Tag Archives: productive

Productive or Insulting Criticism

As Seth Godin explains clearly in his book Linchpin: “But it’s clear that no matter what sort of creative work you’re doing, no matter how acclaimed or successful you are, the Lizard will seek you out and probably find you. What happens after that is up to you.”

The Lizard he is referring to, is the Lizard brain that tells you to avoid anything that’s scary, unknown, or that will invite criticism. The Lizard brain tells us we’re not perfect.

Nobody is perfect. Nobody has ever been perfect. Walt Disney was told a mouse would never work, Jerry Scienfield was booed off the first stage he walked onto, Steven Spielberg was rejected from University of Southern California School of Theater, Film and Television three times… the list goes on.

When we do ship our product, we subject ourselves to boundless criticism. We are bound to hear it, get it, and if we’re smart, we should take note of it, evaluate it, and make the necessary changes to make our product a better product.

Productive criticism helps us identify specific areas to work on, it gives us focus points to research and develop further.

Any other criticism shifts from cultivating the genius inside of us to stifling the genius inside of us.

Interpret it as you wish.


Productive Procrastination

168. Man Sitting at The Metropolitan Museum of Art 9-9-2008

A lot of time is spent procrastinating about events that are on the ‘to-do’ list. I know, I’m guilty as charged, and I’m sure some of you are too, after all, were all human. Unless you’re an alien from a far away galaxy that’s monitoring our inter-waves like some galaxial cowboy tracking my reports because your trying to flatter me, then yes, indeed you are human.

Now, as procrastination sticks in, my thought process goes, what is it that I’m getting tired or bored of doing, or just annoyed at having to do? Then I also find myself with thoughts going through my head of other things that I’d rather be doing, not necessarily unproductive thoughts, just not productive in the current task undertaken.

So I go ahead and get distracted; clean the fish tank, write a blog, order some pizza, have a cup of tea, or clean the washroom.

A revelation I’ve had now is that this is productive procrastination. This isn’t bad in the traditional sense.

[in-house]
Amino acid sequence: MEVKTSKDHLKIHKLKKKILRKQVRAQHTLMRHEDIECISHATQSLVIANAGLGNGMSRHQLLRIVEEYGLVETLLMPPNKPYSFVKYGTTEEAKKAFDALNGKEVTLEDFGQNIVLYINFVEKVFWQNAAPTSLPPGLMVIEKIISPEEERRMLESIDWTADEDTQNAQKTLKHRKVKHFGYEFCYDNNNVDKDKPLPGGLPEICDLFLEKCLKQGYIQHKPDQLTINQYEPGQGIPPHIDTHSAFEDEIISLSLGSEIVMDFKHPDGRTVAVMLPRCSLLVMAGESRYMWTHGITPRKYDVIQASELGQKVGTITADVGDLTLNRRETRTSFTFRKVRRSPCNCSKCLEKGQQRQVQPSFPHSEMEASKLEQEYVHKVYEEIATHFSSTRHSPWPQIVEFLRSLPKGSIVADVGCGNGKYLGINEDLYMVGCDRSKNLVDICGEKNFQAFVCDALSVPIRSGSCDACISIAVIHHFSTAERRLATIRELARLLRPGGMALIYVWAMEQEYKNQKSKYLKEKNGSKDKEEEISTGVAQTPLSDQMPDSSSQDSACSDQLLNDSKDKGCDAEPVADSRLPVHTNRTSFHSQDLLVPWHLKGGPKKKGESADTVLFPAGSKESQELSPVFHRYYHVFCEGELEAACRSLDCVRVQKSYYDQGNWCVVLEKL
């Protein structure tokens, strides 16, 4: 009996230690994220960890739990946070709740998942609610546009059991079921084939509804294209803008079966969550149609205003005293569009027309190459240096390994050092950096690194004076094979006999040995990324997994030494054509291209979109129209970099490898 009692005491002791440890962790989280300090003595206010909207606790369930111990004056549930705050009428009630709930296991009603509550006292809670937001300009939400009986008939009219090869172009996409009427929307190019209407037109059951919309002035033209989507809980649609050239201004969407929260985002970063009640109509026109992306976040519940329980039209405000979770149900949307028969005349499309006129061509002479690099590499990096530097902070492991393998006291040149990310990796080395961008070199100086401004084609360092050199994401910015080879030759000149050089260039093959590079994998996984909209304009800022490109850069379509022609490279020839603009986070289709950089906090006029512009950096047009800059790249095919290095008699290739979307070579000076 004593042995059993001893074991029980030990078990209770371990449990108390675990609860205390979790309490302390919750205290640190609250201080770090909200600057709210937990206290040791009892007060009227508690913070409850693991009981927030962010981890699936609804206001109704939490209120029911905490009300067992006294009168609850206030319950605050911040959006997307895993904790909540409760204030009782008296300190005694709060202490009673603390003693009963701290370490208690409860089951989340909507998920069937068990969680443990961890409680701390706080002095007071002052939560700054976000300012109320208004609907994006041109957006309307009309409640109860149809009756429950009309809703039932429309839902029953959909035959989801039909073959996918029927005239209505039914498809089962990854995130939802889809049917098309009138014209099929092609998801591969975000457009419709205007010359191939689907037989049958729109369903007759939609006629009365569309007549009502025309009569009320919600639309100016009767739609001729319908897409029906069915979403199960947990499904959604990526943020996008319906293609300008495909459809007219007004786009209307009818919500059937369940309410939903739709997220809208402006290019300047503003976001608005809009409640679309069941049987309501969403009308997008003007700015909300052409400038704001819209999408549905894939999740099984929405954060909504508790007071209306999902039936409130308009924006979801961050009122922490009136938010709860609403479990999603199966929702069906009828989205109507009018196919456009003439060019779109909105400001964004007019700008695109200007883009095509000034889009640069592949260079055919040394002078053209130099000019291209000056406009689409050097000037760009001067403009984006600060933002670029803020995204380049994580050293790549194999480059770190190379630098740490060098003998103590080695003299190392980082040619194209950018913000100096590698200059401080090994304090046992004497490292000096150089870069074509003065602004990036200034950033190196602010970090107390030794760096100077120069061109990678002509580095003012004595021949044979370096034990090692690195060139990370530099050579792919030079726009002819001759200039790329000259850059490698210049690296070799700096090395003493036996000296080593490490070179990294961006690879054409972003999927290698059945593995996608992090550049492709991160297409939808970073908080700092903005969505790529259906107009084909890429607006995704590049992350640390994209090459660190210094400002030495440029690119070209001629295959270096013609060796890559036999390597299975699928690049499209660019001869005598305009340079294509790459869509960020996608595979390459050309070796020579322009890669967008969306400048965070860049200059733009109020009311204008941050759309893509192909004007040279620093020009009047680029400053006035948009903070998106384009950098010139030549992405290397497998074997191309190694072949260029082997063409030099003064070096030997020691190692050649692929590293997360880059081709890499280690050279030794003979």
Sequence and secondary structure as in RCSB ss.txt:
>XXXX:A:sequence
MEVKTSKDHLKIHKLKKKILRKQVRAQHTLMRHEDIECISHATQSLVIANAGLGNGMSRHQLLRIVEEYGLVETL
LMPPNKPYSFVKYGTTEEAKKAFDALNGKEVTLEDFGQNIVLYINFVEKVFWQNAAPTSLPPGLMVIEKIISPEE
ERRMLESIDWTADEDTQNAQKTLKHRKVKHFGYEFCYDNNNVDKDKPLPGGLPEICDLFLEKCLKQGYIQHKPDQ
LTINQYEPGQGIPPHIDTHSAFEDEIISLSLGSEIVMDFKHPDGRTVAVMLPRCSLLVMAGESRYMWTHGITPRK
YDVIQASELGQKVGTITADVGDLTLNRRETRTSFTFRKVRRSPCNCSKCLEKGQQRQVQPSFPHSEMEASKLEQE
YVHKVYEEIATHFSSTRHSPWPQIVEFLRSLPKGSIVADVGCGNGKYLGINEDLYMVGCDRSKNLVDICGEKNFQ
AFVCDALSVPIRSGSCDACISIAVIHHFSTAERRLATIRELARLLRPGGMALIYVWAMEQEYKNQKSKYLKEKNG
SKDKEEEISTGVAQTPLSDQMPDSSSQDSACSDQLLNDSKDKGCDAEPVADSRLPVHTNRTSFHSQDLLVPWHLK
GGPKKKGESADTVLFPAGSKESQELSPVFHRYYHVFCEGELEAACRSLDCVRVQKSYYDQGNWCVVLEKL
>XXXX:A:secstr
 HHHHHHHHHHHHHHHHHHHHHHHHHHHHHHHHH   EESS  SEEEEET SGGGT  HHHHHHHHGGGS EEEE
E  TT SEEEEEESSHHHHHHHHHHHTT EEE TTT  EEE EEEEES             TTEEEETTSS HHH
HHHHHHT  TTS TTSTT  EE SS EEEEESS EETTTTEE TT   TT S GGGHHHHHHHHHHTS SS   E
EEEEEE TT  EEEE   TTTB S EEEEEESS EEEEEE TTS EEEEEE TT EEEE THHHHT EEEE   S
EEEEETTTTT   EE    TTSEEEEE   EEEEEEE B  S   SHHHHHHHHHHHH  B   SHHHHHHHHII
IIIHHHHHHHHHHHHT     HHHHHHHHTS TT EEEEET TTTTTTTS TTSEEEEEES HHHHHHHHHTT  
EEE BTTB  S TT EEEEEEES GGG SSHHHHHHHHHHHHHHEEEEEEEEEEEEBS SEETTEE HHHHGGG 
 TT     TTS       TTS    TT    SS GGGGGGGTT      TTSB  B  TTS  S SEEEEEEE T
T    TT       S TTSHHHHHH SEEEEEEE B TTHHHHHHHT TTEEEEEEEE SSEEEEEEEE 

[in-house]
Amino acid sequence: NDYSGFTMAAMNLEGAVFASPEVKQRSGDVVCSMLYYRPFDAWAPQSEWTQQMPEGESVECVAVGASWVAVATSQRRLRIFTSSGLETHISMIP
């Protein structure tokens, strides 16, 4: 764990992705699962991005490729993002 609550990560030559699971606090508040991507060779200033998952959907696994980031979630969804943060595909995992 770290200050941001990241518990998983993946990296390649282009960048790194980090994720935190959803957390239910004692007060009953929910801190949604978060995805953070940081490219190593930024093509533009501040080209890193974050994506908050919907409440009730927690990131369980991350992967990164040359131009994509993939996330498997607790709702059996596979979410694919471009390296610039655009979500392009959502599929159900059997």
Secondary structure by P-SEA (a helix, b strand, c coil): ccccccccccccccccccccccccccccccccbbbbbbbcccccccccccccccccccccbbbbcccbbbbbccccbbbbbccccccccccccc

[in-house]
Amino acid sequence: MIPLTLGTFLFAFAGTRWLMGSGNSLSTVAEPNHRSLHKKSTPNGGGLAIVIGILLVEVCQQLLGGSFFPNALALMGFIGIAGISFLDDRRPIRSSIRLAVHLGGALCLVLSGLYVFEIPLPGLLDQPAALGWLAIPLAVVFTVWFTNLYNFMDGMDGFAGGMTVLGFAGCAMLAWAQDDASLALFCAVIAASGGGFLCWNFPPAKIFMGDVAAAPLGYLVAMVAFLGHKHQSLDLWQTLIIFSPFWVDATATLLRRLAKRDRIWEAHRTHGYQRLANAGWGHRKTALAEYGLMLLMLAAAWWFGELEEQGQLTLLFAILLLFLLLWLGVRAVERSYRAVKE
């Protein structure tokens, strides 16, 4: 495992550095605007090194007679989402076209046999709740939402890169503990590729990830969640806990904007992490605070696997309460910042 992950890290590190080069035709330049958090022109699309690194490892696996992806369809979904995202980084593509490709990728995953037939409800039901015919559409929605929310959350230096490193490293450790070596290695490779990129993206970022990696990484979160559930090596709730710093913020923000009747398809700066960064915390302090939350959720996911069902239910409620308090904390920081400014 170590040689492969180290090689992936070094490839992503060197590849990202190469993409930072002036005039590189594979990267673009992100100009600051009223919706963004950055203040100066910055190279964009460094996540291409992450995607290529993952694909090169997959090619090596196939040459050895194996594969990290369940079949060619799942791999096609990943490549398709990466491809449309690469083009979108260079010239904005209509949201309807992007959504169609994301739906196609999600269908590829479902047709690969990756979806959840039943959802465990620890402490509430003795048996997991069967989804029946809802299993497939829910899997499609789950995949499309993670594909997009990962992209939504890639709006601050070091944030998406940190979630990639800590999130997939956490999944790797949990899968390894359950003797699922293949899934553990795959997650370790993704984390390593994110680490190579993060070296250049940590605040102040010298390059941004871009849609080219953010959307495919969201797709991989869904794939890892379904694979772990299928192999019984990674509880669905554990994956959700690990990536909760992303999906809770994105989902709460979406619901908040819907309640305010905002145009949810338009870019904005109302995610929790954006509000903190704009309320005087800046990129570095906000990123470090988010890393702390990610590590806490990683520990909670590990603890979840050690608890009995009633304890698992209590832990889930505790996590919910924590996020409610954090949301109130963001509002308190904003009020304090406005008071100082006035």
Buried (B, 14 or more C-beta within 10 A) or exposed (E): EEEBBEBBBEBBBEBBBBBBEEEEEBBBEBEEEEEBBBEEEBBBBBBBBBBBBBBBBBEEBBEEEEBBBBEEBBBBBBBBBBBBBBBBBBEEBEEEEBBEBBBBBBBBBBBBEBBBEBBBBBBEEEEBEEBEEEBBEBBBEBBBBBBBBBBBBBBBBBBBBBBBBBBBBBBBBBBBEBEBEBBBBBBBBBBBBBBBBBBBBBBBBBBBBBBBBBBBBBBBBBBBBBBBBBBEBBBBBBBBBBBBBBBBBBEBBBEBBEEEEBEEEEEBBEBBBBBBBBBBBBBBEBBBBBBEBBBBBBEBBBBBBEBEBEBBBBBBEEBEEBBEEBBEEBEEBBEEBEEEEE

Yes, it’s a distraction, but it’s still getting things done. I have a to-do list most days out of the week, and with this kind of procrastination, it’s getting done! I’m finding that all my tasks are getting done, and I’m staying sane at the same time. It’s hard to stay focused on one topic, subject, or medium for one great length of time, so it’s always good to get a break.

I find that it helps me focus better when I come back, I feel refreshed and alert and awake. It is really healthy to get the blood moving regardless of if you are changing your focus or not. Sitting in one place for to long, you will find that your blood starts to pool into your ass and legs, and your brain starts to loose its freshness (bad things).

In fact, I’m not sure if its rumor or not, but one of my university professors told the class that studies have been made, showing that if you exercise for 15 minutes your ability to learn, process, or test is heightened by at least 15% capacity.


So what I’m saying is to get up and walk around even if you aren’t looking for a distraction. Even pace around the room, stretch your legs, do some favorite yoga moves, whatever it be, just get some exercise and blood flowing through your veins. But remember, procrastination is something that nobody can ignore, it happens even to the most focused of people, but if you procrastinate in such a way that you can productively be moving forward in your day, then there is no need to feel any kind of regret or mal content with what your doing, stay positive!


How do you stay focused? Seriously, sit down at a computer and monitor what you do first.

Today, this is how it went.

  • Log on.
  • Open up firefox.
  • Log on to class website, and open up lecture slides.
  • Read the first few slides.
  • Open wordpress, comment on a few freshly pressed.
  • Open hootsuite to see what the twitter crew is doing.
  • Read a few more slides.
  • See what twitter friends are up to.
  • Open tumblr to follow a few new friends tumblr’s.
  • Start writing this post.

I don’ t think this is productive, is it?

It’s turning into summer time, and that means long grass, bare skin, sunny days, and photography opportunities galore! Nice blue skies and beaches! But it makes me think about how I’m spending my time, which is a usual worry for me.

Many people have been telling me that I worry too much, or think too much. I usually embrace the fact that I can think, and enjoy this facility as a human being, but sometimes going with the flow is a very fun thing to do. The problem lies, however, in my duties. I have a duty to focus on work/school to get it done. To pass, to accomplish, to succeed, to make my parents proud; so how can I do this all, when I’m getting distracted with so much?

Some people enjoy spending their time watching TV, or stalking on Facebook, or lamenting on Twitter, but I like to think that I do these things for slightly different reasons (which work out to be the same in the end I guess), but am I just justifying it to myself? Must I cut it all out to focus on one or two areas? Do I feel like I have a obligation to complete what I’ve started for my ‘fans’ or ‘friends’?

What do you think? Would I loose some people in my life if I stopped? Would anybody even notice? Would I be able to sleep at night?

How do you deal with this?